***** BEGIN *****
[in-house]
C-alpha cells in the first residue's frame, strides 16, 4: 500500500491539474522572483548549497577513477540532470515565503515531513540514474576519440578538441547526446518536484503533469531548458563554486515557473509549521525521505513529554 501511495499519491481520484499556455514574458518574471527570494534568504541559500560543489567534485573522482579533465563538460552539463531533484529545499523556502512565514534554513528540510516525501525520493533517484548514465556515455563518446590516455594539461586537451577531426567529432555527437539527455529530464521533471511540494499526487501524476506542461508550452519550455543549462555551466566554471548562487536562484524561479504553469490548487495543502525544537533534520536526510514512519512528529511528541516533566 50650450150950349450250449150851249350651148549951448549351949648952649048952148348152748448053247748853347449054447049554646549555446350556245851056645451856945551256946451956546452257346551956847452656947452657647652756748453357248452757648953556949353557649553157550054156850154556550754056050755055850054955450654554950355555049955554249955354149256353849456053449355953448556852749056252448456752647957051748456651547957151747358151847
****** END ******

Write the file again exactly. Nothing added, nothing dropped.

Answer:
[in-house]
C-alpha cells in the first residue's frame, strides 16, 4: 500500500491539474522572483548549497577513477540532470515565503515531513540514474576519440578538441547526446518536484503533469531548458563554486515557473509549521525521505513529554 501511495499519491481520484499556455514574458518574471527570494534568504541559500560543489567534485573522482579533465563538460552539463531533484529545499523556502512565514534554513528540510516525501525520493533517484548514465556515455563518446590516455594539461586537451577531426567529432555527437539527455529530464521533471511540494499526487501524476506542461508550452519550455543549462555551466566554471548562487536562484524561479504553469490548487495543502525544537533534520536526510514512519512528529511528541516533566 50650450150950349450250449150851249350651148549951448549351949648952649048952148348152748448053247748853347449054447049554646549555446350556245851056645451856945551256946451956546452257346551956847452656947452657647652756748453357248452757648953556949353557649553157550054156850154556550754056050755055850054955450654554950355555049955554249955354149256353849456053449355953448556852749056252448456752647957051748456651547957151747358151847